Enzyme/crystallins and extremely high pyridine nucleotide levels in the eye lens.

Published

Journal Article

Taxon-specific crystallins are proteins present in high abundance in the lens of phylogenetically restricted groups of animals. Recently it has been found that these proteins are actually enzymes which the lens has apparently adopted to serve as structural proteins. Most of these proteins have been shown to be identical to, or related to, oxidoreductases. In guinea pig lens, which contains zeta-crystallin, a protein with an NADPH-dependent oxidoreductase activity, the levels of both NADPH and NADP+ are extremely high and correlate with the concentration of zeta-crystallin. We report here nucleotide assays on lenses from vertebrates containing other enzyme/crystallins. In each case where the enzyme/crystallin is a pyridine nucleotide-binding protein the level of that particular nucleotide is extremely high in the lens. The presence of an enzyme/crystallin does not affect the lenticular concentrations of those nucleotides which are not specifically bound. The possibility that nucleotide binding may be a factor in the selection of some enzymes to serve as enzyme/crystallins is considered.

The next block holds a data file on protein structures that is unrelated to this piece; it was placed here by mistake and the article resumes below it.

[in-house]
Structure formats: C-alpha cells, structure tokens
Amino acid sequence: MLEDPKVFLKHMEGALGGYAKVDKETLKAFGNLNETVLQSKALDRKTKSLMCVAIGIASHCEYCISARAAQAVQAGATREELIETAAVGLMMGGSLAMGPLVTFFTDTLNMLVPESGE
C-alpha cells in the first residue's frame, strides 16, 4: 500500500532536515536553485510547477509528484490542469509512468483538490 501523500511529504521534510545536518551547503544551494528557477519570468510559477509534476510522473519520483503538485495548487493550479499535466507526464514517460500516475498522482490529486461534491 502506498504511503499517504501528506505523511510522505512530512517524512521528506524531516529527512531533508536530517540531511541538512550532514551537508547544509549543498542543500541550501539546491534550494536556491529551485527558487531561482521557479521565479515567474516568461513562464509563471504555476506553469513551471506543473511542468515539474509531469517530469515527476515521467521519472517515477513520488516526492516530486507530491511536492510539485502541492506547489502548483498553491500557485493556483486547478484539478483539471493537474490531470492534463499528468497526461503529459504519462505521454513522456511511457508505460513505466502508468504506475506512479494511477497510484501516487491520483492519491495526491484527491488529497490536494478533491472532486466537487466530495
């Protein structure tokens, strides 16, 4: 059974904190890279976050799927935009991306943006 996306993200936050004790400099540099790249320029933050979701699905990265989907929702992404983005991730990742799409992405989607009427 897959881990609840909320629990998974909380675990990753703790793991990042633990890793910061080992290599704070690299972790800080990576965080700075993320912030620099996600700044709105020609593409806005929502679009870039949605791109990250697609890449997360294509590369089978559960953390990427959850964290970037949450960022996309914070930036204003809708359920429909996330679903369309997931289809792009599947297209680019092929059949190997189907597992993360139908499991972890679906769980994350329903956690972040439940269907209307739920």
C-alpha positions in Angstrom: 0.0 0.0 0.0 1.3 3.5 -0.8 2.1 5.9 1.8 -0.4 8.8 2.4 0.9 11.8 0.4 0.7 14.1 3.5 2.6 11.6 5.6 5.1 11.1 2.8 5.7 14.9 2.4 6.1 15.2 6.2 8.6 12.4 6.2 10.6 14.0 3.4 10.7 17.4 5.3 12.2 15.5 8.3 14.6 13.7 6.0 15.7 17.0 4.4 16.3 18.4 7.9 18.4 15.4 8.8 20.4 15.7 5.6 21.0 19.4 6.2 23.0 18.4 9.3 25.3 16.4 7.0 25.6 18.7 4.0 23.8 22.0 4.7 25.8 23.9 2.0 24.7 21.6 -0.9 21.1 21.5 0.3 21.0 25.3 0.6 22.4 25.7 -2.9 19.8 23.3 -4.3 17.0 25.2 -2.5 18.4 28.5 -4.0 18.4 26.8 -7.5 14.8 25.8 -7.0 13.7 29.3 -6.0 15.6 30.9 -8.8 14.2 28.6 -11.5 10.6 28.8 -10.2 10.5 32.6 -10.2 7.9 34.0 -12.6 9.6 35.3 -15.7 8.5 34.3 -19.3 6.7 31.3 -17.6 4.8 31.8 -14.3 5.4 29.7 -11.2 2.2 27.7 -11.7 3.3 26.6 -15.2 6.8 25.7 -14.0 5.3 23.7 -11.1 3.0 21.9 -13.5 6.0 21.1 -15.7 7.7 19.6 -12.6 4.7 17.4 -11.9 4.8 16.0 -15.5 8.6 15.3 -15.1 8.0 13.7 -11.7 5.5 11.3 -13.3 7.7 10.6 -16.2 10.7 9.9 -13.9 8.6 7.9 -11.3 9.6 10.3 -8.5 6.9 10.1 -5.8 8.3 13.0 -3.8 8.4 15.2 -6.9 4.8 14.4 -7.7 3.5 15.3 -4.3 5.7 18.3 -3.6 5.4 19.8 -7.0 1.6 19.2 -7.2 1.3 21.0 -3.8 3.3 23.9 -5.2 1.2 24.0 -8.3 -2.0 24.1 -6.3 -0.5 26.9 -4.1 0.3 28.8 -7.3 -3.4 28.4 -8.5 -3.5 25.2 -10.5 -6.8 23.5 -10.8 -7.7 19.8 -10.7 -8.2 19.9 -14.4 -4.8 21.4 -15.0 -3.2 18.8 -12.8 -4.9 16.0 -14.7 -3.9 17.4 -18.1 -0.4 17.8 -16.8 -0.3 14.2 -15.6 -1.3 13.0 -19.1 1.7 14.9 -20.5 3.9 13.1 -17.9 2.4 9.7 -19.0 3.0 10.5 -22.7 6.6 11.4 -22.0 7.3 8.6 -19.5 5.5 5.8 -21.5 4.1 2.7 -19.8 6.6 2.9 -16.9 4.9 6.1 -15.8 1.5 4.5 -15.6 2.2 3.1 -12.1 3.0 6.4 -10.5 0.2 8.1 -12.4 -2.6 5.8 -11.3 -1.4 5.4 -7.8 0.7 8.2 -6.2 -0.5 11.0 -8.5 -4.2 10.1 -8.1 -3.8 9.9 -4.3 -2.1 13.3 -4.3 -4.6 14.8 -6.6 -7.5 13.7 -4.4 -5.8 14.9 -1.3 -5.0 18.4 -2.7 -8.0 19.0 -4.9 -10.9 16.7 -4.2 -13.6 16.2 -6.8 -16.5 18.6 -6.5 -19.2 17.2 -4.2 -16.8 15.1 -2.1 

Full Text

Duke Authors

Cited Authors

  • Zigler, JS; Rao, PV

Published Date

  • February 1991

Published In

Volume / Issue

  • 5 / 2

Start / End Page

  • 223 - 225

PubMed ID

  • 2004667

Pubmed Central ID

  • 2004667

International Standard Serial Number (ISSN)

  • 0892-6638

Digital Object Identifier (DOI)

  • 10.1096/fasebj.5.2.2004667

Language

  • eng

Conference Location

  • United States